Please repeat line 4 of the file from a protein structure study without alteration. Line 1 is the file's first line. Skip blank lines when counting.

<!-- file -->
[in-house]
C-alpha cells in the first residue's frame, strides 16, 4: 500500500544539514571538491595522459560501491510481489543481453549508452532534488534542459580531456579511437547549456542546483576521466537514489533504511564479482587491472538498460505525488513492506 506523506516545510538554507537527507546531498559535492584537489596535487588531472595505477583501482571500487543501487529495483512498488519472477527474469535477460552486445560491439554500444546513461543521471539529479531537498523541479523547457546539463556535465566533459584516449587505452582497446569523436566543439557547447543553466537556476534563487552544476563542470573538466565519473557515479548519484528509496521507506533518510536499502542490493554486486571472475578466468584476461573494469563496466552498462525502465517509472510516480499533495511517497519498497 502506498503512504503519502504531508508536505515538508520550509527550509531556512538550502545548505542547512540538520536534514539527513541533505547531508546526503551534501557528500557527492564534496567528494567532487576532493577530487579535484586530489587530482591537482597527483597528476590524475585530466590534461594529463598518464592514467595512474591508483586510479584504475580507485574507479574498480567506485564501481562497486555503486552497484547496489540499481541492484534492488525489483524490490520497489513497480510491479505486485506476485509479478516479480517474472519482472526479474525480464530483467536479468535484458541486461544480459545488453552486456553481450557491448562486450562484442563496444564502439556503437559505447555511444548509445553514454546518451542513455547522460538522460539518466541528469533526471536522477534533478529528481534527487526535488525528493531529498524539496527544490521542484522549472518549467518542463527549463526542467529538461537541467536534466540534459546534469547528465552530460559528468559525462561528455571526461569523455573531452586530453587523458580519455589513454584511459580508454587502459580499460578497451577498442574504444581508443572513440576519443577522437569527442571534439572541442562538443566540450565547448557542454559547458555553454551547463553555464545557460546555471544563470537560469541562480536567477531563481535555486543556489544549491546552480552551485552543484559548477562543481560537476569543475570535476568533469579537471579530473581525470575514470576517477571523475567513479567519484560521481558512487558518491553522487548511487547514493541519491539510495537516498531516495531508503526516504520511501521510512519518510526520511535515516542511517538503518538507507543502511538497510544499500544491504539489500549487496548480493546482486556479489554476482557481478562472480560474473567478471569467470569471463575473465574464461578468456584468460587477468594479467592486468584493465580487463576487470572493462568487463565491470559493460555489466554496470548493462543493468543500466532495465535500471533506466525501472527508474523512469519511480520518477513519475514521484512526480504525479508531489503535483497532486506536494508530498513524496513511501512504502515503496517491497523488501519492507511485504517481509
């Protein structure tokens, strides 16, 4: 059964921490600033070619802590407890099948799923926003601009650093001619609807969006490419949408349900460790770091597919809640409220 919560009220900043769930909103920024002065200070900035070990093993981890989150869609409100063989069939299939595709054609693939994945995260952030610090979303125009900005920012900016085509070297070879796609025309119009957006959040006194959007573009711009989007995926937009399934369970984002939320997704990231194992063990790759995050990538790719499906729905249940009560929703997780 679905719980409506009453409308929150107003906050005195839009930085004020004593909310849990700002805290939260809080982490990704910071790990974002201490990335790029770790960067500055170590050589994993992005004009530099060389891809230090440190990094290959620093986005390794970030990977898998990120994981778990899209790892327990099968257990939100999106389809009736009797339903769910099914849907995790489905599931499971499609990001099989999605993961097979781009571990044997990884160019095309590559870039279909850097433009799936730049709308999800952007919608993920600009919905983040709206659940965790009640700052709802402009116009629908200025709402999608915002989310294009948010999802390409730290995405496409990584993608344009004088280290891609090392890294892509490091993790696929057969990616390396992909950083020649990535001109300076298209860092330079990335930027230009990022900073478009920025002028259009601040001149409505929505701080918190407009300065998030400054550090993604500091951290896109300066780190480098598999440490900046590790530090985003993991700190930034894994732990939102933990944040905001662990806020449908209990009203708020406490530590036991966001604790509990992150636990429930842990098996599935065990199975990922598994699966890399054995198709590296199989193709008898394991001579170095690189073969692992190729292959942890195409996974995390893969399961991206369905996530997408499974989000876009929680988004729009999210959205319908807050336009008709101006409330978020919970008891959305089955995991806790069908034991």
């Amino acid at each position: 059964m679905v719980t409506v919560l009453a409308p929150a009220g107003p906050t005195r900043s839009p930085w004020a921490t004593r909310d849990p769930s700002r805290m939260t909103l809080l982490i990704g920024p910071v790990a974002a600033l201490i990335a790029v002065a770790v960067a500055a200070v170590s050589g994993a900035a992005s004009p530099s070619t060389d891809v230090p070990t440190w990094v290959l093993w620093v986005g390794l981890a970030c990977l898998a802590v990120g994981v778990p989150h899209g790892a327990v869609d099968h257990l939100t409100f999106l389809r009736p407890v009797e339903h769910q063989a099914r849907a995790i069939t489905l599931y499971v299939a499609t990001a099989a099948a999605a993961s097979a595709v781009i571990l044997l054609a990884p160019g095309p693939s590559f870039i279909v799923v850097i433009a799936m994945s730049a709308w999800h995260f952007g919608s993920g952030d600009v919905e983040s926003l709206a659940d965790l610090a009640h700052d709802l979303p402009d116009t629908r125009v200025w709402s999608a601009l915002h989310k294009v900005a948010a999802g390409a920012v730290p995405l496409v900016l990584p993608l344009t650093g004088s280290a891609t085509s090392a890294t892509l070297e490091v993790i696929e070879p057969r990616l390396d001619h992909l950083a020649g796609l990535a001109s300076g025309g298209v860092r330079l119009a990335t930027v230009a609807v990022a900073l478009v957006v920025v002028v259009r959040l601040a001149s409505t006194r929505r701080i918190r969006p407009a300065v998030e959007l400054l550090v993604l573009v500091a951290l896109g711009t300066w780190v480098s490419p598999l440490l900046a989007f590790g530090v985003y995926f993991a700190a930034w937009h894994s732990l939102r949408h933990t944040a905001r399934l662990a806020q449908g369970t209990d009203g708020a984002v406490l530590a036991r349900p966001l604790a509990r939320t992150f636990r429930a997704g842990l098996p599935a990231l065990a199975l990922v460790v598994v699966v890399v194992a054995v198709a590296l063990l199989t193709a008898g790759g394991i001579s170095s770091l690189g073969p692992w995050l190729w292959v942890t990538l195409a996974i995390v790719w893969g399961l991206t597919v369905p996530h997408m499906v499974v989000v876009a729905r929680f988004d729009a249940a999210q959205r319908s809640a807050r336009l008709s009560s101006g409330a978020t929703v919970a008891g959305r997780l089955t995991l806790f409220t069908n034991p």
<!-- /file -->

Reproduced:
């Amino acid at each position: 059964m679905v719980t409506v919560l009453a409308p929150a009220g107003p906050t005195r900043s839009p930085w004020a921490t004593r909310d849990p769930s700002r805290m939260t909103l809080l982490i990704g920024p910071v790990a974002a600033l201490i990335a790029v002065a770790v960067a500055a200070v170590s050589g994993a900035a992005s004009p530099s070619t060389d891809v230090p070990t440190w990094v290959l093993w620093v986005g390794l981890a970030c990977l898998a802590v990120g994981v778990p989150h899209g790892a327990v869609d099968h257990l939100t409100f999106l389809r009736p407890v009797e339903h769910q063989a099914r849907a995790i069939t489905l599931y499971v299939a499609t990001a099989a099948a999605a993961s097979a595709v781009i571990l044997l054609a990884p160019g095309p693939s590559f870039i279909v799923v850097i433009a799936m994945s730049a709308w999800h995260f952007g919608s993920g952030d600009v919905e983040s926003l709206a659940d965790l610090a009640h700052d709802l979303p402009d116009t629908r125009v200025w709402s999608a601009l915002h989310k294009v900005a948010a999802g390409a920012v730290p995405l496409v900016l990584p993608l344009t650093g004088s280290a891609t085509s090392a890294t892509l070297e490091v993790i696929e070879p057969r990616l390396d001619h992909l950083a020649g796609l990535a001109s300076g025309g298209v860092r330079l119009a990335t930027v230009a609807v990022a900073l478009v957006v920025v002028v259009r959040l601040a001149s409505t006194r929505r701080i918190r969006p407009a300065v998030e959007l400054l550090v993604l573009v500091a951290l896109g711009t300066w780190v480098s490419p598999l440490l900046a989007f590790g530090v985003y995926f993991a700190a930034w937009h894994s732990l939102r949408h933990t944040a905001r399934l662990a806020q449908g369970t209990d009203g708020a984002v406490l530590a036991r349900p966001l604790a509990r939320t992150f636990r429930a997704g842990l098996p599935a990231l065990a199975l990922v460790v598994v699966v890399v194992a054995v198709a590296l063990l199989t193709a008898g790759g394991i001579s170095s770091l690189g073969p692992w995050l190729w292959v942890t990538l195409a996974i995390v790719w893969g399961l991206t597919v369905p996530h997408m499906v499974v989000v876009a729905r929680f988004d729009a249940a999210q959205r319908s809640a807050r336009l008709s009560s101006g409330a978020t929703v919970a008891g959305r997780l089955t995991l806790f409220t069908n034991p």